Employment Law, News

2nd Circuit Rules Title VII Bars Sexual Orientation Discrimination

The 2nd U.S. Circuit Court of Appeals has reversed course, ruling on February 26 that discrimination based on sexual orientation amounts to discrimination based on sex in violation of Title VII of the Civil Rights Act of 1964.Sexual Orientation

Previously, a panel of the 2nd Circuit had declined the opportunity to reconsider past precedent and continued to hold that sexual orientation discrimination isn’t actionable under Title VII. The 2nd Circuit, now with the full bench, revisited the issue and reversed itself and its past precedents by unequivocally holding that discrimination based on sexual orientation is discrimination based on sex in violation of Title VII.

Donald Zarda, now deceased, was a skydiving instructor formerly employed by Altitude Express. Zarda was a homosexual and often disclosed his sexual orientation to patrons. Following his termination by Altitude Express, he asserted he was fired because of his sexual orientation, while Altitude asserted that he was let go because of customer complaints.

Zarda filed a lawsuit in the U.S. District Court for the Eastern District of New York alleging he was discriminated against because of his sexual orientation under both New York law and Title VII.

The district court, following 2nd Circuit precedents, dismissed Zarda’s Title VII claim, holding that discrimination based on sexual orientation doesn’t amount to discrimination based on sex under Title VII. On appeal—and despite a 2015 Equal Employment Opportunity Commission decision that held to the contrary—a panel of the 2nd Circuit affirmed the district court. The 2nd Circuit then took the unusual step of agreeing to convene en banc (with all judges present) to reconsider the precedents relied on by the district court.

Sexual Orientation Is Based on, Well, Sex

In a passionate 69-page opinion, which contains a number of additional concurring and dissenting opinions, the 2nd Circuit overruled its own prior precedents and tossed out the district court’s decision on the Title VII claim. The 2nd Circuit now holds that Title VII prohibits discrimination on the basis of sexual orientation: “Because sexual orientation is a function of sex and sex is a protected characteristic under Title VII, it follows that sexual orientation is also protected.” Noting that legal doctrine evolves over time, the majority of the 2nd Circuit held that:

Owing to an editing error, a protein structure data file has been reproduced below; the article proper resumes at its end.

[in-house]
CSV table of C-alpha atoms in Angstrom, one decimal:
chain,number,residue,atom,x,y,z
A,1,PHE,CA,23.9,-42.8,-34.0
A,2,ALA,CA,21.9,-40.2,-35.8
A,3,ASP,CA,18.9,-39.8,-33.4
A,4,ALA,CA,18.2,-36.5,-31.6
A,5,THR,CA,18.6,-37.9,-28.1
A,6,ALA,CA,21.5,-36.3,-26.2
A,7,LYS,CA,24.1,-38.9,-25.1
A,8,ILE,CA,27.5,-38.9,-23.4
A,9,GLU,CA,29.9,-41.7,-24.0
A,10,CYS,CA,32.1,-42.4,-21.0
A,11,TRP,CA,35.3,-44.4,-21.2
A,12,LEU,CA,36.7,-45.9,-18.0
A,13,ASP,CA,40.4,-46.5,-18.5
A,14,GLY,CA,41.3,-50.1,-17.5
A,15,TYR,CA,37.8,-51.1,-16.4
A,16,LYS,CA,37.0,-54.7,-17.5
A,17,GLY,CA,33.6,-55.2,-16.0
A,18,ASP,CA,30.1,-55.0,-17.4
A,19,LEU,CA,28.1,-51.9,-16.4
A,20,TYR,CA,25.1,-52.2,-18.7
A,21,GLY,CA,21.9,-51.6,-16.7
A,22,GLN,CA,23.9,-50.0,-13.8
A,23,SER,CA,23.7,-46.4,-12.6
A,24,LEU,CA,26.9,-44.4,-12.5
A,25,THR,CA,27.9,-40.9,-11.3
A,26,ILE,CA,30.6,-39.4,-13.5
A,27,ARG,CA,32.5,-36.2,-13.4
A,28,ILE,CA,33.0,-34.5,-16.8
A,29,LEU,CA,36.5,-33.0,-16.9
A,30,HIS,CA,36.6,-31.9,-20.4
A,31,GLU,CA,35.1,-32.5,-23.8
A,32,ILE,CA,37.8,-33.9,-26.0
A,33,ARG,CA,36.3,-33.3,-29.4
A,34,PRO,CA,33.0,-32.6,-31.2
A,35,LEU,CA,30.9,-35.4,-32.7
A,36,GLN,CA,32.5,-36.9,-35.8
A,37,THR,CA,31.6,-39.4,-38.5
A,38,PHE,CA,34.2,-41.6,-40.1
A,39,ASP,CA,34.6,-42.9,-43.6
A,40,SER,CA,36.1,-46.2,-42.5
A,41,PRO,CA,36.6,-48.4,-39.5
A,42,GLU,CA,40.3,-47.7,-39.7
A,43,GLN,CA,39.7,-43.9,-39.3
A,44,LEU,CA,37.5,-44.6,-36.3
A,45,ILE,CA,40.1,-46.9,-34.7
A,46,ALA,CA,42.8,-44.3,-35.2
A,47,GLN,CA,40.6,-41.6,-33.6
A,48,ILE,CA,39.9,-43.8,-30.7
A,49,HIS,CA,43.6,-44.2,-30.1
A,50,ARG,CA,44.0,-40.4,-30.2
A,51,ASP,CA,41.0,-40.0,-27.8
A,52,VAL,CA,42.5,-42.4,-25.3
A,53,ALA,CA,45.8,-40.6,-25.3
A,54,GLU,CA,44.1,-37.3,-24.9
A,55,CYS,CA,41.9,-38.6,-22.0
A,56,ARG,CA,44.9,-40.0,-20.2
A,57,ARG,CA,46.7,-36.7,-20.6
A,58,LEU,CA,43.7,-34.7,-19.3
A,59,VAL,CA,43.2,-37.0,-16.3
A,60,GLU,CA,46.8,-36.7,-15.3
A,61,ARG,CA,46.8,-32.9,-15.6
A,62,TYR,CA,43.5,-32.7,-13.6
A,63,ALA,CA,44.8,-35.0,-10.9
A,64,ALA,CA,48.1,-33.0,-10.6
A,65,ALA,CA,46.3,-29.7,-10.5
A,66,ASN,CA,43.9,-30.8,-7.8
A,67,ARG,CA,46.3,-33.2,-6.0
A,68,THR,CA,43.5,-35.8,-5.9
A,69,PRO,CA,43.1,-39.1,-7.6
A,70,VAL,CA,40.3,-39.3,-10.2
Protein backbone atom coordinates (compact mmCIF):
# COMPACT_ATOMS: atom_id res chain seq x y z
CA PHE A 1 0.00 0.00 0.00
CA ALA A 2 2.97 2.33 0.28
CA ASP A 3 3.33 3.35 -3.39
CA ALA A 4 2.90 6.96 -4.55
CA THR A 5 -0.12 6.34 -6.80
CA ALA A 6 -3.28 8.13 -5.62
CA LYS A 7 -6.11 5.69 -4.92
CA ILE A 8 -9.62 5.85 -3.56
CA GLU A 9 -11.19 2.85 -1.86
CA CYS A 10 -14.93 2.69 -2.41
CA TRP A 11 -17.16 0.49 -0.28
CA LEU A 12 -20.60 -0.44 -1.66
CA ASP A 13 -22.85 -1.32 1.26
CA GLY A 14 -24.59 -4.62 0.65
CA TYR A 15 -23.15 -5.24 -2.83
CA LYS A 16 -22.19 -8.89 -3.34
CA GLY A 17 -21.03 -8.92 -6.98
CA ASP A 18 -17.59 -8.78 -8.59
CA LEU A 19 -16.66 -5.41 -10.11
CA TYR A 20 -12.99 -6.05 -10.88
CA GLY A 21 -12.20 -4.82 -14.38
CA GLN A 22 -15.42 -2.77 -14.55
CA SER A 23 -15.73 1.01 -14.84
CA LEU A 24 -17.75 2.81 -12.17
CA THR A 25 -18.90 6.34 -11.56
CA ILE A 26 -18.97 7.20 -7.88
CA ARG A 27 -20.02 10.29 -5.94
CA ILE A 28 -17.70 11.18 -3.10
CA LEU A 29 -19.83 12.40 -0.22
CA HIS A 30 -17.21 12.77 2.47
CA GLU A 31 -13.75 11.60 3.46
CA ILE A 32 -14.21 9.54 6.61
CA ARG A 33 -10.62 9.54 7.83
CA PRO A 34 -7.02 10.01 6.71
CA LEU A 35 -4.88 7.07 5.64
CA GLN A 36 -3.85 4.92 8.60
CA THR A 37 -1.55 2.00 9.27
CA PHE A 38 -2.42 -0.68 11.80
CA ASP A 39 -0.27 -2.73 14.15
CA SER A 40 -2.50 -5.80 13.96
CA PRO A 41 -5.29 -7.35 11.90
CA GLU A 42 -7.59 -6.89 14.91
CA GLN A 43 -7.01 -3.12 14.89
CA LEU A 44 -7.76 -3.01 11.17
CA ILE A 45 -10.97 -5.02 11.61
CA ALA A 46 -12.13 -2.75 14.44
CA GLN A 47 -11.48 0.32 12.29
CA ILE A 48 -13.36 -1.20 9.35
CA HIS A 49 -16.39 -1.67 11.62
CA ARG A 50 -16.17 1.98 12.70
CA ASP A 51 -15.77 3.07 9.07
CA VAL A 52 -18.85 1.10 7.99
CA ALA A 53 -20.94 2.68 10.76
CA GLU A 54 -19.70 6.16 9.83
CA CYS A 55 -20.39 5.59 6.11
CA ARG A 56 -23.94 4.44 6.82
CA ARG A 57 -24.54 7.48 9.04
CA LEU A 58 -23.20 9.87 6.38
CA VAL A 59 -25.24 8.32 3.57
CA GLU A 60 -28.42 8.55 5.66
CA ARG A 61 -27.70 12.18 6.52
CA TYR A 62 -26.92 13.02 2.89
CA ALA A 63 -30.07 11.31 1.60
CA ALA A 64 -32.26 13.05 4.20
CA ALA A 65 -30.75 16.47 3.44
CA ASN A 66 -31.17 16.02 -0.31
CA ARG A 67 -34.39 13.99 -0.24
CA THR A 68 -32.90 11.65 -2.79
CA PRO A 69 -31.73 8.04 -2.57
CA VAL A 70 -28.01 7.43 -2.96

Title VII’s prohibition on sex discrimination applies to any practice in which sex is a motivating factor. . . . Sexual orientation discrimination is a subset of sex discrimination because sexual orientation is defined by one’s sex in relation to the sex of those to whom one is attracted, making it impossible for an employer to discriminate on the basis of sexual orientation without taking sex into account. Sexual orientation discrimination is also based on assumptions of stereotypes about how members of a particular gender should be, including to whom they should be attracted. Finally, sexual orientation discrimination is associational discrimination because an adverse employment action that is motivated by the employer’s opposition to association between members of particular sexes discriminates against an employee on the basis of sex.

What’s Next?

The 2nd Circuit now joins the 7th Circuit in holding that Title VII prohibits discrimination based on sexual orientation. The 11th Circuit declined the opportunity to decide such a question in 2017, and no similar case has gone to the U.S. Supreme Court, but it is likely a sexual orientation discrimination case will be heard by the Supreme Court in the near future.

Angelo D. Catalano is an attorney with Coughlin & Gerhart, LLP, in Binghamton, New York, and contributor to New York Employment Law Letter. He can be reached at acatalano@cglawoffices.com or 607-723-9511.